Some pretty fundamental objects in manifold theory are Banach manifolds. Perhaps the simplest would be the space of $C^k$ diffeomorphisms of a compact manifold M for $k > 0$ finite. There's of course all kinds of variations on this theme: embedding spaces, diffeomorphisms that preserve a structure of some sort, the space of smooth maps between two manifolds, etc, etc.
So they're used to prove a variety of results, and they are the "targets" of many important theorems. For example, Smale's theorem on the homotopy type of $Diff(S^2)$, or the Smale-Hirsch theorem on the homotopy type of the space of immersions of one manifold in another. Palais's theorem that restriction maps are fiber bundles (more easily seen to be fibrations) was used by Fadell and Neuwirth to show the pure braid groups are iterated semi-direct products of free groups. The fact that $Diff(S^1)$ has the homotopy type of $O_2$ says that a circle bundle over a space is always equivalent to a circle bundle with linear structure group, etc.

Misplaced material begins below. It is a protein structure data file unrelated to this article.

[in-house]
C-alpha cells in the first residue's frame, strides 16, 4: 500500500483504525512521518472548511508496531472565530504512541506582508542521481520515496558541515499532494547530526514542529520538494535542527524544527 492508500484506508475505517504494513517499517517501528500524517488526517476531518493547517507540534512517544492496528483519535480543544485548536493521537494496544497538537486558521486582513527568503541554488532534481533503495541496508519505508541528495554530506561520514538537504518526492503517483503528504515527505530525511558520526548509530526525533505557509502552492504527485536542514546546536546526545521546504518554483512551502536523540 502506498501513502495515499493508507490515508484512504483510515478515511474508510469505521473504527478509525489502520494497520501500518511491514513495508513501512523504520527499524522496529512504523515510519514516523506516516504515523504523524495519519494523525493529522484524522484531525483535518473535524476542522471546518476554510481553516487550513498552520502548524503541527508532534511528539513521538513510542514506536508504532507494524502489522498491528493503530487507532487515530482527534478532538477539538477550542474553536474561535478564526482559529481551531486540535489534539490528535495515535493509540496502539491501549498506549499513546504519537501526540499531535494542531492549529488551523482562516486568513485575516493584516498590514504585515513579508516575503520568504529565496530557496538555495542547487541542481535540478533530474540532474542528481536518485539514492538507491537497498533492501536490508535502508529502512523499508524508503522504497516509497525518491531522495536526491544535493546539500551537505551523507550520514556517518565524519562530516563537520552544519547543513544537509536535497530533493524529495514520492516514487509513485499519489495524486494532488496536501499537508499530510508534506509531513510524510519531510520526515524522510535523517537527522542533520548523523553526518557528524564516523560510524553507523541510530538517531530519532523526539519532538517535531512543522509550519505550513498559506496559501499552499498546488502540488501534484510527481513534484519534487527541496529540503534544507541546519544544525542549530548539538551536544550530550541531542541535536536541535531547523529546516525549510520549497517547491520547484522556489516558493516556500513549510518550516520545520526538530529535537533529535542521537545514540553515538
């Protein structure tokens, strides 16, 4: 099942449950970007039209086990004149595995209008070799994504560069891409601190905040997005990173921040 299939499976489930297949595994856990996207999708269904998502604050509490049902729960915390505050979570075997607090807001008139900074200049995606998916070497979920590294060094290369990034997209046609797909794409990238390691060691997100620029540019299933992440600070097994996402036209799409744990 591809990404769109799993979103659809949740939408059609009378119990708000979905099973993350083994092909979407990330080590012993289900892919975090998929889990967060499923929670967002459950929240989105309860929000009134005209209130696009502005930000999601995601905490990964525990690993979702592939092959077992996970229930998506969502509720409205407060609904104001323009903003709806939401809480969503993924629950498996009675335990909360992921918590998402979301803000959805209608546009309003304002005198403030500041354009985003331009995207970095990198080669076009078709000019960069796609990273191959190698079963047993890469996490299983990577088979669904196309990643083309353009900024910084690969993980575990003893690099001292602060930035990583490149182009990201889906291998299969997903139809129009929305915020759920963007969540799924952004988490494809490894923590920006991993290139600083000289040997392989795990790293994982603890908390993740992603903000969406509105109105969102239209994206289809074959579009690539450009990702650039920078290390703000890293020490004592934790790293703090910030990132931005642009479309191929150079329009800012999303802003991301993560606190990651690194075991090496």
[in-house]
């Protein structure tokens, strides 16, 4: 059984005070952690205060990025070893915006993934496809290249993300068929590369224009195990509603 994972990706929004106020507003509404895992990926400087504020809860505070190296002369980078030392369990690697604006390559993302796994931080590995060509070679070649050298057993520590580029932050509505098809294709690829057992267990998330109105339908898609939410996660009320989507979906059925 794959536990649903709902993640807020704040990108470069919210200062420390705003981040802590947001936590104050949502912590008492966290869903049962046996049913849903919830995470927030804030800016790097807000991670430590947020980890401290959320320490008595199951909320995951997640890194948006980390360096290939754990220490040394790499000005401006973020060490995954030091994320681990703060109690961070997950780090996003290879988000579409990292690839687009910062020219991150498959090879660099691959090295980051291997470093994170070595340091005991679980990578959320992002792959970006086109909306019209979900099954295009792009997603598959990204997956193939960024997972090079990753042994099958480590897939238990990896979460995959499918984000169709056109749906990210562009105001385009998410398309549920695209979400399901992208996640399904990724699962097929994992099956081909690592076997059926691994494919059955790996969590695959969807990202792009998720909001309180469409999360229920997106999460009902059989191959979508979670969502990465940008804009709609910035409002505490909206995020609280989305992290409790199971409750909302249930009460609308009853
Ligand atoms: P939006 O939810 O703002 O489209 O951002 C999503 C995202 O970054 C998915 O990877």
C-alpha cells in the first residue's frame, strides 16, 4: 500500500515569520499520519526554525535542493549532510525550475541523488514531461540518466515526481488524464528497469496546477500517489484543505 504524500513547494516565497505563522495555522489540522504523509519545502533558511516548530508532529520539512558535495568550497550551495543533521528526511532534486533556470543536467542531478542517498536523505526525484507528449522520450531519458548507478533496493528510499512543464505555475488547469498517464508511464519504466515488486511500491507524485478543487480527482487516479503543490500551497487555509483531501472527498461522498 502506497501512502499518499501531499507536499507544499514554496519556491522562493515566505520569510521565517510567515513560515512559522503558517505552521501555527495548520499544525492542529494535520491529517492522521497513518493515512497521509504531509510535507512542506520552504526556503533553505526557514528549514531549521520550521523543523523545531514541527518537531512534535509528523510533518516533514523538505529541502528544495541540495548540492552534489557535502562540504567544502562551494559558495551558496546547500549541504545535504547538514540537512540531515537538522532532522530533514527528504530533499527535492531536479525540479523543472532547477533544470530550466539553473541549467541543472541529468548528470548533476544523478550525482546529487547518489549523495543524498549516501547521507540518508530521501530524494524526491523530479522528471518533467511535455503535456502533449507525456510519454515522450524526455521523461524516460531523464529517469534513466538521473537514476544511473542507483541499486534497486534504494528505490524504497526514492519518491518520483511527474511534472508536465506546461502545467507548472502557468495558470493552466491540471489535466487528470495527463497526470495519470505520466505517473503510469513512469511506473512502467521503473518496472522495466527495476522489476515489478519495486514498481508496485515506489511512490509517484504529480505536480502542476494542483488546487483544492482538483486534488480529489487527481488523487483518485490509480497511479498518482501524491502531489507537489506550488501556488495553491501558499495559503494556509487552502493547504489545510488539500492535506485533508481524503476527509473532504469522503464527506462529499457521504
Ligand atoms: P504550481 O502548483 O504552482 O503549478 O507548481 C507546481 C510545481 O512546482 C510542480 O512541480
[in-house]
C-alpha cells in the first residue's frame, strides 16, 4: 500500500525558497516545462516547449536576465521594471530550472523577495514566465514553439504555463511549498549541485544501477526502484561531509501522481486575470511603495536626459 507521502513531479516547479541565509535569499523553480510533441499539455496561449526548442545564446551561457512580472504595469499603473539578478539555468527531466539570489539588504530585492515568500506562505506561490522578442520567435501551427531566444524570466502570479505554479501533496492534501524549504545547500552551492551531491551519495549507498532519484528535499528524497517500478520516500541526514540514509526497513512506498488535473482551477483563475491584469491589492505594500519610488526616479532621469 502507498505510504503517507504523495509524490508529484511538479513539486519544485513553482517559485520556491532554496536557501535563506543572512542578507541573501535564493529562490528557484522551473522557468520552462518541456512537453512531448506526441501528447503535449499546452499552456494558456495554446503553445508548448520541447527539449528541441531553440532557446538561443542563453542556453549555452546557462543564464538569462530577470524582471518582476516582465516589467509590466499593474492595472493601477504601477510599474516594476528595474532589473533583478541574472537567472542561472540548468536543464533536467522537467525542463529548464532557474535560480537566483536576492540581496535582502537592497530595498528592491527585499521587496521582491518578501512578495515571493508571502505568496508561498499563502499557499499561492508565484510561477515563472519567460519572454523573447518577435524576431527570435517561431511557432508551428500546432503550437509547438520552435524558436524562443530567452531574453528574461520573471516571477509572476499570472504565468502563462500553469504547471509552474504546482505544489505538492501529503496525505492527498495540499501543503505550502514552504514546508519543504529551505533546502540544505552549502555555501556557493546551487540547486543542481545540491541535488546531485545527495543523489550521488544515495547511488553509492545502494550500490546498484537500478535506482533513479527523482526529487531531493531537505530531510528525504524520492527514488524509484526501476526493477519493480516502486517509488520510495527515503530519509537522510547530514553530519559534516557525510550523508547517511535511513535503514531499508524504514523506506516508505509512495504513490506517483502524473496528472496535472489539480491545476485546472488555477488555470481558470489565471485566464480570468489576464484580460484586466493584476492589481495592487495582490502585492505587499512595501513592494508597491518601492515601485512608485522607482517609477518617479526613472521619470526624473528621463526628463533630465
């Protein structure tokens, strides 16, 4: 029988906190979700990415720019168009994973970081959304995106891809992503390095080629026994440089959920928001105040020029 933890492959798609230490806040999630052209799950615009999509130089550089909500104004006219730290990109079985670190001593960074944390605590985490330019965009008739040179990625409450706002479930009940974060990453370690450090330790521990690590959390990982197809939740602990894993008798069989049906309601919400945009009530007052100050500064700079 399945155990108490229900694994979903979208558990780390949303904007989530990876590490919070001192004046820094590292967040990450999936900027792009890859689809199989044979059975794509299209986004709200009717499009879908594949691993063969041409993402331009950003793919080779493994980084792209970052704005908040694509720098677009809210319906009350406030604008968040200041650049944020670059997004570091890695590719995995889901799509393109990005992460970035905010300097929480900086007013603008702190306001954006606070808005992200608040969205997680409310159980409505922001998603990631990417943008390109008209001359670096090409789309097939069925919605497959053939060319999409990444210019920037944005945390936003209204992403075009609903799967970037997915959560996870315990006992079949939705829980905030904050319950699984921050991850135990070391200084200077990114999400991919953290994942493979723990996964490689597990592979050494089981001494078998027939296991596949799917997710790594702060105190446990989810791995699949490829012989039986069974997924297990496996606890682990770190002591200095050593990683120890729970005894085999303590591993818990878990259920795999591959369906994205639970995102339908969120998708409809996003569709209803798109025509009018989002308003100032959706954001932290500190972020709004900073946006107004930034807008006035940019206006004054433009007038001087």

IMO the answer to your question can be summed up in a little nugget of an observation that if you value manifolds, it's only natural to value the automorphisms of manifolds, and mapping spaces of manifolds. And since the automorphisms these mapping spaces have a natural structure (of a Banach manifold) certainly that should be relevant.